Classical Editor: Rob Barnett                               Founder Len Mullenger:

Alexander BORODIN (1833-1887)
Requiem (1877, arr. Stokowski)
Polovtsian Dances and Suite from Prince Igor
Nocturne from String Quartet No.2 (arr. Rimsky-Korsakov)
In the Steppes of Central Asia
Petite Suite
(orch. Glazunov)

Margaret Field (soprano)
Ian Boughton (tenor)
Stephanie Chaser (violin)
BBC Symphony Chorus
Philharmonia Orchestra/Geoffrey Simon
Recorded London, 1992
CALA CACD 1029 [78:11]
Crotchet   AmazonUK   AmazonUS

The front cover of this beautifully produced release is a bit misleading, for Borodin's Requiem is quite a short piece and has very little to do with any attempt at a full-scale Requiem. In fact it originated in a short Polka in which Borodin incorporated the nursery rhyme Tati-Tati (also known as Chopsticks). Other members of the "Mighty Handful" also wrote short pieces using this children's song, so that Borodin later completed two other pieces also incorporating Tati-Tati, Requiem and March. Borodin apparently mentioned the words "Requiem aeternam dona eis, Domine, et lux perpetua luceat eis" seemingly meant for tenor and male voice chorus. Why he did so, we are not told. Stokowski made an arrangement of it including tenor and male voices. As might be expected, Stokowski's arrangement is quite effective though, as usual, he tended to make it sound larger than life. A curiosity, though well worth the occasional hearing.

The Polovtsian Dances and Suite from "Prince Igor", orchestrations by Glazunov and Rimsky-Korsakov, are much better known. This includes the Overture, Chorus of the Polovtsian Maidens (with soprano Margaret Field), Dance of the Polovtsian Maidens, Polovtsian March (complete with male voices and off-stage brass band) and the ubiquitous Polovtsian Dances (with chorus).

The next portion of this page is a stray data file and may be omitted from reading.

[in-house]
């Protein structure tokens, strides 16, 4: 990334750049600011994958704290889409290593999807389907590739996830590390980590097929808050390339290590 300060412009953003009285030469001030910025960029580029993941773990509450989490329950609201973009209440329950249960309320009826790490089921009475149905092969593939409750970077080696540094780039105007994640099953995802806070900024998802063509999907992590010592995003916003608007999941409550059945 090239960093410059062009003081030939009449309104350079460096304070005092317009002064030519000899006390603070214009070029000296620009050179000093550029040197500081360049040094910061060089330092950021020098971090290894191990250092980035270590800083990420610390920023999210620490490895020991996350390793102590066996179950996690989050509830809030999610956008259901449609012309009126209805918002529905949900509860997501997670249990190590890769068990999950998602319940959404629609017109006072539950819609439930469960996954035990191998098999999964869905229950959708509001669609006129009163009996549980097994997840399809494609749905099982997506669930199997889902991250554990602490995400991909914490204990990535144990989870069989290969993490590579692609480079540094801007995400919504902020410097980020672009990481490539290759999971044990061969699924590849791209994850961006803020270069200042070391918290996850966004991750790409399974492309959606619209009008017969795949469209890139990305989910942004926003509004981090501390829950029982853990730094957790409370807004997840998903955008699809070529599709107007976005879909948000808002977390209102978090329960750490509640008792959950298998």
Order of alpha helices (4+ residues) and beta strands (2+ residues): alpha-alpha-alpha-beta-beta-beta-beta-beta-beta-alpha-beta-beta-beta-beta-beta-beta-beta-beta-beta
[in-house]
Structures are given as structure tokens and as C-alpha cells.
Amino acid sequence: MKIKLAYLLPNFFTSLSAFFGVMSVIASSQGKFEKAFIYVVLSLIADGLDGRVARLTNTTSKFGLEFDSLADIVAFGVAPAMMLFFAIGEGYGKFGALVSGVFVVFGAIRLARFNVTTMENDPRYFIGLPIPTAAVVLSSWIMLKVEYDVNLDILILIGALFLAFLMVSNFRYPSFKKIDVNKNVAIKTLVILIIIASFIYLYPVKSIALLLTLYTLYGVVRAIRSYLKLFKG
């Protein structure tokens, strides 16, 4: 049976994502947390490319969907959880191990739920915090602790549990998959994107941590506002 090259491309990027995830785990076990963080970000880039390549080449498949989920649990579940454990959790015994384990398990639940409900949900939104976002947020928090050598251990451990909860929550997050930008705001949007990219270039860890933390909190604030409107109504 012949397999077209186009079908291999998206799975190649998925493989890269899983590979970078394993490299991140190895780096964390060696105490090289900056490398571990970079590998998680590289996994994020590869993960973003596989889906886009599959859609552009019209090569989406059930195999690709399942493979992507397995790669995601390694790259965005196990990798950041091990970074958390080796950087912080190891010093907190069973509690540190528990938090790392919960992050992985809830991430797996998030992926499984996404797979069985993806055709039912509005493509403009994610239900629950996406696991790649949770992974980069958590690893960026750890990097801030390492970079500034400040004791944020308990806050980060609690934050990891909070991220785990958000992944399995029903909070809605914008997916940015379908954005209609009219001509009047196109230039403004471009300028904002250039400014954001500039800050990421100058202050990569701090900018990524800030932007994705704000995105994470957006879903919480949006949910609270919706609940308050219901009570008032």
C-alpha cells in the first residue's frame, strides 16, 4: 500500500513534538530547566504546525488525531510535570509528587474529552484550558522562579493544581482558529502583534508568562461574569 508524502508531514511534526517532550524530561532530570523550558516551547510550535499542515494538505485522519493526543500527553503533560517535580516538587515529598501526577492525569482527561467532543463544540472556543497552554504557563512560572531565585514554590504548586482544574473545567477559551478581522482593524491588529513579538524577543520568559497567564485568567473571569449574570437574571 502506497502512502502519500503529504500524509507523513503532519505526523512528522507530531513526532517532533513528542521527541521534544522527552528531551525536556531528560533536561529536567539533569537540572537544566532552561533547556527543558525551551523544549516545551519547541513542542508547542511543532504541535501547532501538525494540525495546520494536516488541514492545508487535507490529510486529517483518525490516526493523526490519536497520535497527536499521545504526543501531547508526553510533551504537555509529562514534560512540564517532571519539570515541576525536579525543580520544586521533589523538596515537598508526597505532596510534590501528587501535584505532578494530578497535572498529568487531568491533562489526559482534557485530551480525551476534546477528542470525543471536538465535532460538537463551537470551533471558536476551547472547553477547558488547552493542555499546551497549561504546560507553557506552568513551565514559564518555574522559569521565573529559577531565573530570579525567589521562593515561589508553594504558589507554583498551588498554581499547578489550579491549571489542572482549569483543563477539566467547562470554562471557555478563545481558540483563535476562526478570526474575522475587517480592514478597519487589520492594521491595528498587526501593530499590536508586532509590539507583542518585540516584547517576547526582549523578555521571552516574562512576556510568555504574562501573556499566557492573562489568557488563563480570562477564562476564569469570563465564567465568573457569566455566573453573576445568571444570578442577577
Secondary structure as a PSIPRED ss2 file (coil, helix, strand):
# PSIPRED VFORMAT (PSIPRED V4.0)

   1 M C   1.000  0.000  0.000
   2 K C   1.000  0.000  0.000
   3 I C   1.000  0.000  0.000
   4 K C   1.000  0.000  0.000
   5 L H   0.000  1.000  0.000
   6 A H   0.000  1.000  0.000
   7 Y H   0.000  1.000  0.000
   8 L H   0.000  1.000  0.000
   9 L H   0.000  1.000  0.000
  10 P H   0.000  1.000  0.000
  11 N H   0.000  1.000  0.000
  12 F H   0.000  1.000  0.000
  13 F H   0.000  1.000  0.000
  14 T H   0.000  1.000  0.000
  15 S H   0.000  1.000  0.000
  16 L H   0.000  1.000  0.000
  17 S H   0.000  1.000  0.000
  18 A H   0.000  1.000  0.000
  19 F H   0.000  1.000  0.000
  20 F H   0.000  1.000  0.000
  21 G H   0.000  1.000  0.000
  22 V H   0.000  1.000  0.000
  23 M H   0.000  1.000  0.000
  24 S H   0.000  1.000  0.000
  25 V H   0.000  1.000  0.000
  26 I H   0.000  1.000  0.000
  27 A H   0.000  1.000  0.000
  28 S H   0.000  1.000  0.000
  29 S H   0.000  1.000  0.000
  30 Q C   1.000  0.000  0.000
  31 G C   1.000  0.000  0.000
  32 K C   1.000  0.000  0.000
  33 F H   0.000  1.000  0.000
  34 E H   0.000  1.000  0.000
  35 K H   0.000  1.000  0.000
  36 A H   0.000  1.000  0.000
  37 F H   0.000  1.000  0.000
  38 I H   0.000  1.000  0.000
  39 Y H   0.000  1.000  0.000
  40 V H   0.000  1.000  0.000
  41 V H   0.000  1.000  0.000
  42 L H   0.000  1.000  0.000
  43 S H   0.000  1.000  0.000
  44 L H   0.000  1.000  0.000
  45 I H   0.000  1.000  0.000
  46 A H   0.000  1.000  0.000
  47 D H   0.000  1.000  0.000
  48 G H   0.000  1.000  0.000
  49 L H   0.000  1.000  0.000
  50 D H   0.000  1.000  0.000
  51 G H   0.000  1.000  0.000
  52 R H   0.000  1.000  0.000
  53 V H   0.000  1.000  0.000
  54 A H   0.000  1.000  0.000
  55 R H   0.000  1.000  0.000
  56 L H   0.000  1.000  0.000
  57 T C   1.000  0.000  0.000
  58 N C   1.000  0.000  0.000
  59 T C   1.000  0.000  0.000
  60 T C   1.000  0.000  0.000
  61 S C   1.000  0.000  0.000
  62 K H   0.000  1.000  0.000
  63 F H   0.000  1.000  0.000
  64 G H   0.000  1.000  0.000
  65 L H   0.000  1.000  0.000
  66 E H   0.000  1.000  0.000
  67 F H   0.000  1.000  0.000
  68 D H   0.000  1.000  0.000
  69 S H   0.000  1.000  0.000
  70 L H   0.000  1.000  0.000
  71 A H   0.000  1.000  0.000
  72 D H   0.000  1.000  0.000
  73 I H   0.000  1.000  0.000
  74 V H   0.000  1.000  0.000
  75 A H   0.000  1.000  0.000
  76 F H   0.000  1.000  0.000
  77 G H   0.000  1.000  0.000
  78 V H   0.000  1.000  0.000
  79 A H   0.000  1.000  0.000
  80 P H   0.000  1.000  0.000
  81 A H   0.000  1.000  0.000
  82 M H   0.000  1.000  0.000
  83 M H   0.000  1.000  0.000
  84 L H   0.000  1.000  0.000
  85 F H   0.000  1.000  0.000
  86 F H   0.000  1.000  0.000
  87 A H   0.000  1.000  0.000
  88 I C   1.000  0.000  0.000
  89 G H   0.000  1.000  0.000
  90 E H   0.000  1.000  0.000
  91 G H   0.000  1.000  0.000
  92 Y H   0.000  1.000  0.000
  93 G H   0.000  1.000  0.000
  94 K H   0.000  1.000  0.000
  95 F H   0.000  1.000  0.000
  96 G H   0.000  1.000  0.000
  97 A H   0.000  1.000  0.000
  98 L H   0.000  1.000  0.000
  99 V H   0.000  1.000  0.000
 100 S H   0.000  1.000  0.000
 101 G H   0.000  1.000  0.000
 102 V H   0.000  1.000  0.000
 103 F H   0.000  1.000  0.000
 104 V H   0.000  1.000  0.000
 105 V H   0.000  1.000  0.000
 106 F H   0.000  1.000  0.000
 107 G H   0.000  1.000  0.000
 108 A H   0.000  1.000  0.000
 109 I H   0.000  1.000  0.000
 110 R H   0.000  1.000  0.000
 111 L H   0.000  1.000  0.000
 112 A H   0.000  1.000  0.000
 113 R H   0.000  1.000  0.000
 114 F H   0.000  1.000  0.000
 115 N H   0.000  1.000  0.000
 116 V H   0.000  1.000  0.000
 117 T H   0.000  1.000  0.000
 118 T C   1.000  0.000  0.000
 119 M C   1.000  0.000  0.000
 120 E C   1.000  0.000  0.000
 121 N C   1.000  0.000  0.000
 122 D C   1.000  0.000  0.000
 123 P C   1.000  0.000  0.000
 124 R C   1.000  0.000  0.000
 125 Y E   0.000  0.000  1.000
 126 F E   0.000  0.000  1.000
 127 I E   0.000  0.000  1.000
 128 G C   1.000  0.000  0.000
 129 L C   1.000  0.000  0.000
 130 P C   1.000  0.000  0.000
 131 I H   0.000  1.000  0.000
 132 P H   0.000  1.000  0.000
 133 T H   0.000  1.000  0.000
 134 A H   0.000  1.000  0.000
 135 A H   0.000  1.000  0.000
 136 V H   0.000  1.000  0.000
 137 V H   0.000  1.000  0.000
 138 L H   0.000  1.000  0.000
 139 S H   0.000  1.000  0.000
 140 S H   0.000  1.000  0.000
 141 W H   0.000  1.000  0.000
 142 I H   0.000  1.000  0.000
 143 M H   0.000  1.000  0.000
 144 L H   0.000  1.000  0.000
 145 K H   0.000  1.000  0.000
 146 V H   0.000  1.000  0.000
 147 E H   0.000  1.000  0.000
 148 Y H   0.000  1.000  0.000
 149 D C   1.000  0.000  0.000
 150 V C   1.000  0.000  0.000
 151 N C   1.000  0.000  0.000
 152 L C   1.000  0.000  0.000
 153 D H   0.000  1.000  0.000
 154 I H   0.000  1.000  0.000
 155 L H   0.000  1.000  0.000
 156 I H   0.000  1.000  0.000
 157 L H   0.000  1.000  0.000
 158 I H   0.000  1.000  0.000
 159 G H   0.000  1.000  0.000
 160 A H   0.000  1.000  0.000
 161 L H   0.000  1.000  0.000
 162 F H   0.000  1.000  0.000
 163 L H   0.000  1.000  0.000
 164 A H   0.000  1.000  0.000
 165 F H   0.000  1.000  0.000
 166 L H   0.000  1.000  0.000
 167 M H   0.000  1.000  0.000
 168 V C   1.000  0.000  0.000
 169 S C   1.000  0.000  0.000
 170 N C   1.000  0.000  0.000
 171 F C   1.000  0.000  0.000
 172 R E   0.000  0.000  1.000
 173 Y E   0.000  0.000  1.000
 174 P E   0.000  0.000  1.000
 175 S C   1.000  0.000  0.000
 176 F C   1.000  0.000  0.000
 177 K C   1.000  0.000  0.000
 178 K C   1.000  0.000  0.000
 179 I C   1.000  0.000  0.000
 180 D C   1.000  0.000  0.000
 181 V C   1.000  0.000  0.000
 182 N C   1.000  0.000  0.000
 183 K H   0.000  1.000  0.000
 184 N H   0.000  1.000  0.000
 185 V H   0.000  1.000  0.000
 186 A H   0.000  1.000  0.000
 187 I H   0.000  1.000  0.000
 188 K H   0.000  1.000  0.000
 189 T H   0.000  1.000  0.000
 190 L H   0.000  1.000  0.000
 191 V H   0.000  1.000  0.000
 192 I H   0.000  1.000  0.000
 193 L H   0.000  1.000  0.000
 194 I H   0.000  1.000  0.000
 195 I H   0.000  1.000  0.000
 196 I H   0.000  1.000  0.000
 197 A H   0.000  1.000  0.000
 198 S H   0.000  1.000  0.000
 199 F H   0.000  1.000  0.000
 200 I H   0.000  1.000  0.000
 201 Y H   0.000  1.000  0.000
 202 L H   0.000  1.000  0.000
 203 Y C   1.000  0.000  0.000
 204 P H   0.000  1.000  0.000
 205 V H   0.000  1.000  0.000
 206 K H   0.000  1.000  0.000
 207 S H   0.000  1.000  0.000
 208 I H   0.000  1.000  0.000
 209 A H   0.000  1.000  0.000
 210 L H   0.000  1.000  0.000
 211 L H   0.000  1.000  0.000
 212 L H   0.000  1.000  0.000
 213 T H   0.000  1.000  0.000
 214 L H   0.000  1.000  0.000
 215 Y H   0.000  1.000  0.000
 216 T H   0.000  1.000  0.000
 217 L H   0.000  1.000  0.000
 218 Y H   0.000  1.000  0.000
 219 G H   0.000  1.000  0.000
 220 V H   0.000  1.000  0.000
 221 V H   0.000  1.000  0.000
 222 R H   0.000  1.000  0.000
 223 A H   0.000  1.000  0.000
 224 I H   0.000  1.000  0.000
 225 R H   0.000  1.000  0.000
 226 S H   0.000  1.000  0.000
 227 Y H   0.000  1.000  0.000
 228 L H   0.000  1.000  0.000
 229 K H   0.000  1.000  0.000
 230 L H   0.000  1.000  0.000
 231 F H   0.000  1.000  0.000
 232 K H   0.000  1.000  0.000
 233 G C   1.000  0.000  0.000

Malcolm Sargent's arrangement for strings of the third movement of Borodin's Second String Quartet is generally well-known and has become quite popular as Nocturne. However, what we have here, is a very effective arrangement for violin and small orchestra made by Rimsky-Korsakov in about 1887.

In the Steppes of Central Asia does not need any further pleading, for this colourful work is one of Borodin's best-known and best-loved pieces.

The Petite Suite in Glazunov's orchestration is also fairly well known though it is still rather rarely heard in concert, which is a pity for this is a delightful set of miniatures orchestrated by a master of the orchestra.

So, all in all, a very pleasurable release with some rarities, all well performed and brilliantly recorded. No reservation whatsoever if this particular coupling appeals to you.

Hubert Culot

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